Rationale: Airway inflammation is common in severe asthma despite antiinflammatory therapy with corticosteroids. Lipoxin A4 (LXA 4) is an arachidonic acid-derived mediator that serves as an agonist for resolution of inflammation. Objectives: Airway levels of LXA4, as well as the expression of lipoxin biosynthetic genes and receptors, in severe asthma. Methods: Samples of bronchoalveolar lavage fluid were obtained from subjects with asthma and levels of LXA4 and related eicosanoids were measured. Expression of lipoxin biosynthetic genes was determined in whole blood, bronchoalveolar lavage cells, and endobronchial biopsies by quantitative polymerase chain reaction, and leukocyte LXA4 receptors were monitored by flow cytometry. Measurements and Main Results: Individuals with severe asthma had significantly less LXA4 in bronchoalveolar lavage fluids (11.2 ± 2.1 pg/ml) than did subjects with nonsevere asthma (150.1 ± 38.5 pg/ml; P < 0.05). In contrast, levels of cysteinyl leukotrienes were increased in both asthma cohorts compared with healthy individuals. In severe asthma, 15-lipoxygenase-1 mean expression was decreased fivefold in bronchoalveolar lavage cells. In contrast, 15-lipoxgenase-1 was increased threefold in endobronchial biopsies, but expression of both 5-lipoxygenase and 15-lipoxygenase-2 in these samples was decreased. Cyclooxygenase-2 expression was decreased in all anatomic compartments sampled in severe asthma. Moreover, LXA4 receptor gene and protein expression were significantly decreased in severe asthma peripheral blood granulocytes. Conclusions: Mechanisms underlying pathological airway responses in severe asthma include lipoxin underproduction with decreased expression of lipoxin biosynthetic enzymesand receptors. Together, these results indicate that severe asthma is characterized, in part, by defective lipoxin counterregulatory signaling circuits.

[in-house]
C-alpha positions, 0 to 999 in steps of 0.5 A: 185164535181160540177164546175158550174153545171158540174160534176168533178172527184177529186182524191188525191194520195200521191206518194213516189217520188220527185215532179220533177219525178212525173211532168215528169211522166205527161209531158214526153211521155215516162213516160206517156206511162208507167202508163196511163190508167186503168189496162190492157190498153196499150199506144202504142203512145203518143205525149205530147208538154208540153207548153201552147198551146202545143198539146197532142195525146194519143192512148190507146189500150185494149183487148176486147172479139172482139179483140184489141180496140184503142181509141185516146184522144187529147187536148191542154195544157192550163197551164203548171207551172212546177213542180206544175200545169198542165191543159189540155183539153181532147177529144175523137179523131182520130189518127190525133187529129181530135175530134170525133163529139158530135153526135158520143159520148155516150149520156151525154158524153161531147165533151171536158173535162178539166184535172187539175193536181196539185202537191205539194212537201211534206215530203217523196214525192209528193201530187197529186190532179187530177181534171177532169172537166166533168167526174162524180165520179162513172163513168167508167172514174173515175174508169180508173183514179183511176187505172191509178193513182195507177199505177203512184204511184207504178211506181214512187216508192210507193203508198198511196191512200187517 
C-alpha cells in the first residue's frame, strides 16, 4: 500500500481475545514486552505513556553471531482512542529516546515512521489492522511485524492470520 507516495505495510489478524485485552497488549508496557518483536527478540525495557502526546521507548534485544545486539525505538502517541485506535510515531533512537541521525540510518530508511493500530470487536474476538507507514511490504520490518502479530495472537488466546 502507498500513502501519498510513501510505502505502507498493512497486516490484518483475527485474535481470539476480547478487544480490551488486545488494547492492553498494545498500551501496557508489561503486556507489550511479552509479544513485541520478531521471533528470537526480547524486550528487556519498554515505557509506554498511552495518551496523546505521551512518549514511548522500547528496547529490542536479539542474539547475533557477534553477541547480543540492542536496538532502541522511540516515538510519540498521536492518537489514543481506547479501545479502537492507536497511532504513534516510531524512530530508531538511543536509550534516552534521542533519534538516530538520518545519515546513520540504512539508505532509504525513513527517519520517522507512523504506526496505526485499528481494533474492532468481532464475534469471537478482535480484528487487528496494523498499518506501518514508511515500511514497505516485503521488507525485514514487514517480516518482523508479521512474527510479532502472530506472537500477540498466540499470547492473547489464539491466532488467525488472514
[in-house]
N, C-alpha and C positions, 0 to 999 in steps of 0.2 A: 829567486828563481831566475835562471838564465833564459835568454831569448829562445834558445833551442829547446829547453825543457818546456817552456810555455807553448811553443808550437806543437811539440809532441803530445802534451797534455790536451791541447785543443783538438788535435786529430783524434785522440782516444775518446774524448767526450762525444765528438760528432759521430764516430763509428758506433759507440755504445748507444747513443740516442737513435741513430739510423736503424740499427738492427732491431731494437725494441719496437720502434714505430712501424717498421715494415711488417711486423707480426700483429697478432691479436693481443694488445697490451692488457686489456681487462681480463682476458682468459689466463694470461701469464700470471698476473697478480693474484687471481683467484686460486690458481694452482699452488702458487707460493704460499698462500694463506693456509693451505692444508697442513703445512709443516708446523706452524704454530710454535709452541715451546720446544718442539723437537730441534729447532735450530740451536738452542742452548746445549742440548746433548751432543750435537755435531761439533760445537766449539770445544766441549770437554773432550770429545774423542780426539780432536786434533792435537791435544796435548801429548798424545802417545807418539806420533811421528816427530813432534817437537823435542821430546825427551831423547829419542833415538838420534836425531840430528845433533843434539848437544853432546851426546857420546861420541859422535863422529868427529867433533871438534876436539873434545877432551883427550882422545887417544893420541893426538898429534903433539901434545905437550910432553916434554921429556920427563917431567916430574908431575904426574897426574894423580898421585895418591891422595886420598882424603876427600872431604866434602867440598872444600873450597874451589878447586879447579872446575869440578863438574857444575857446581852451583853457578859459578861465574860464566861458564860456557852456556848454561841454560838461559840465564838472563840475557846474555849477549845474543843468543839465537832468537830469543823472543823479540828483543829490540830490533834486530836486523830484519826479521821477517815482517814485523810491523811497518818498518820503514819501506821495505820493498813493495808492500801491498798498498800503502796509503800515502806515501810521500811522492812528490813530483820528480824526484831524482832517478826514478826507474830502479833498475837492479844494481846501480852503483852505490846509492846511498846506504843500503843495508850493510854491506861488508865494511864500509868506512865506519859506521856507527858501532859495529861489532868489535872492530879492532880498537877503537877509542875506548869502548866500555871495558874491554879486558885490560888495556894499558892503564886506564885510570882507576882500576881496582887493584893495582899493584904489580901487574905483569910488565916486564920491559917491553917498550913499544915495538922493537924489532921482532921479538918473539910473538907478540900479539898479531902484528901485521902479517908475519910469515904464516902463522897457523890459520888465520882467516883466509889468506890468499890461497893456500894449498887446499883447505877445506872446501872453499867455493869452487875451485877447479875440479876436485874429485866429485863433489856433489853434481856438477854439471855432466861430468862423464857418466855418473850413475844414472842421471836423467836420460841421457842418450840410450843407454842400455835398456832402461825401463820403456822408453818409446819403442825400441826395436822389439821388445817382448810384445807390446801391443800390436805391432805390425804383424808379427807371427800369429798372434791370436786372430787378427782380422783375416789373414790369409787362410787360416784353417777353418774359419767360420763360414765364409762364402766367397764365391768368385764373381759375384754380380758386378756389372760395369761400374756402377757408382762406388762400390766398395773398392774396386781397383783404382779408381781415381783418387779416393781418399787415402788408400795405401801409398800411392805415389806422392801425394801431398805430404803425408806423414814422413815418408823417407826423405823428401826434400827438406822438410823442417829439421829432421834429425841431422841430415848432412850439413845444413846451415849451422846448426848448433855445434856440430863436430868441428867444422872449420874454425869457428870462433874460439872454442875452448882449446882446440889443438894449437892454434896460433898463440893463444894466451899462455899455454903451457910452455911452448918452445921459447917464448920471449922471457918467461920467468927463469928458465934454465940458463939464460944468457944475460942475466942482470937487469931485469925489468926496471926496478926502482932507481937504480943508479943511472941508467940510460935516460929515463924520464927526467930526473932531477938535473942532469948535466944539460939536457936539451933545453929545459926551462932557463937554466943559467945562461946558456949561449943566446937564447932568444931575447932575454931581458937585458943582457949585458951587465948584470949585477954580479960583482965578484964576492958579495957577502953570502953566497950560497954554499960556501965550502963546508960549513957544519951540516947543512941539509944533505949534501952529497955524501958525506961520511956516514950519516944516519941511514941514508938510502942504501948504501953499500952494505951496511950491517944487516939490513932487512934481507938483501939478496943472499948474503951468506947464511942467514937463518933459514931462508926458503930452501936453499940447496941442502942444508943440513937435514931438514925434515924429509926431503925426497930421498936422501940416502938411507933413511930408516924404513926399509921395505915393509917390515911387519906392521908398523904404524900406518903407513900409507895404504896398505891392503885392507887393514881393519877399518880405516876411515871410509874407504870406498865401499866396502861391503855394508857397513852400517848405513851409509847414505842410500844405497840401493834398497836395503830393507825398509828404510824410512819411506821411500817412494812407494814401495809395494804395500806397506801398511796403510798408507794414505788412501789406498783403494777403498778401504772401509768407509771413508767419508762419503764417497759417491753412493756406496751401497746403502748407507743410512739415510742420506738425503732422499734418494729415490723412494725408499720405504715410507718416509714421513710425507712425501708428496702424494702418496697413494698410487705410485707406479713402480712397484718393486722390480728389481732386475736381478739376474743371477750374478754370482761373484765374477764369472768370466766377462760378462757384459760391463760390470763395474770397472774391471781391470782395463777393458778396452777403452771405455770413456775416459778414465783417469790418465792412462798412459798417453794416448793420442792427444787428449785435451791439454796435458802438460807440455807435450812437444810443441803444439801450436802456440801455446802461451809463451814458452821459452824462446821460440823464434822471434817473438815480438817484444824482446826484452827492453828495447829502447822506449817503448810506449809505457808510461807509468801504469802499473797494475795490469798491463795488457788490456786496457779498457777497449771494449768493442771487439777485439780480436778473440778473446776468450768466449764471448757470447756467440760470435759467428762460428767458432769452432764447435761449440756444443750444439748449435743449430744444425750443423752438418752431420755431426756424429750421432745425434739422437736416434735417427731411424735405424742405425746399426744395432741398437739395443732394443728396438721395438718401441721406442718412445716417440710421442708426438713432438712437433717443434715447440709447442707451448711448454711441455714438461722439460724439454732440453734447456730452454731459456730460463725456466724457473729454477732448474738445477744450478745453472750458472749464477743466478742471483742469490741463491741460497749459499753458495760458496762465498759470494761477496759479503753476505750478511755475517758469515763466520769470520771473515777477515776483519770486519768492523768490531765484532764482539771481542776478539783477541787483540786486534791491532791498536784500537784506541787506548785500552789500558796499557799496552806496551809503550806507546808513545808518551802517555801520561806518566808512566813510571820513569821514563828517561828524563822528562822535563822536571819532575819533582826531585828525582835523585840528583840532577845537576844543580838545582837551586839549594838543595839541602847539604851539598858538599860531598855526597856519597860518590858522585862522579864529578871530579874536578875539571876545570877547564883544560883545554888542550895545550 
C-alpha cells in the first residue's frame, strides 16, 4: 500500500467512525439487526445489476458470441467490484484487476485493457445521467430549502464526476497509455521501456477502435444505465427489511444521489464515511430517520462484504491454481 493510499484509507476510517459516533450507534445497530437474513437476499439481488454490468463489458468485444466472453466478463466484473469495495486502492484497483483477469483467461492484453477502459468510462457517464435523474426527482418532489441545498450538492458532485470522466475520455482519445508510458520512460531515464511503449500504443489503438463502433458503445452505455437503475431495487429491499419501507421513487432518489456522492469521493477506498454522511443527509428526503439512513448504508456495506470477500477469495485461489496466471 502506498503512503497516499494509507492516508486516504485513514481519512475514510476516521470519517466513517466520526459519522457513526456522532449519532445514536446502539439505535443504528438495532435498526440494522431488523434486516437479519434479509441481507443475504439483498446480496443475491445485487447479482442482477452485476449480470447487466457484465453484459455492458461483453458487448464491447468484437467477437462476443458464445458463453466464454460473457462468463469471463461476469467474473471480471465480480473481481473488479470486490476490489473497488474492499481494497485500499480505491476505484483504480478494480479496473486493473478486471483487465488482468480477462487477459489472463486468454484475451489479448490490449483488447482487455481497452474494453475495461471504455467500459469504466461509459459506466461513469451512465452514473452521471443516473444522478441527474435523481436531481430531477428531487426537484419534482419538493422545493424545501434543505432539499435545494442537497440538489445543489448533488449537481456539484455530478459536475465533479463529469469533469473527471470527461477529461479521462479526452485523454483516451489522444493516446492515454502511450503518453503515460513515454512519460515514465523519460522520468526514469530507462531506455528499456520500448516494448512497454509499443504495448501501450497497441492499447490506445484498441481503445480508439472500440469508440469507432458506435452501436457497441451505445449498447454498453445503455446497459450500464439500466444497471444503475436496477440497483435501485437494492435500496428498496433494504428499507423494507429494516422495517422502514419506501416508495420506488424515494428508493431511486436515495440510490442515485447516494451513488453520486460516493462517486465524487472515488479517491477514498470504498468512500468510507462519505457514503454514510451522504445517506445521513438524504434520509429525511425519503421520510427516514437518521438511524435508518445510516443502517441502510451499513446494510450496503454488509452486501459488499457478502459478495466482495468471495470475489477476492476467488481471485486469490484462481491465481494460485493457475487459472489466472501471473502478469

|Number of pages||9|
|Journal||American journal of respiratory and critical care medicine|
|State||Published - Sep 15 2008|
- Severe asthma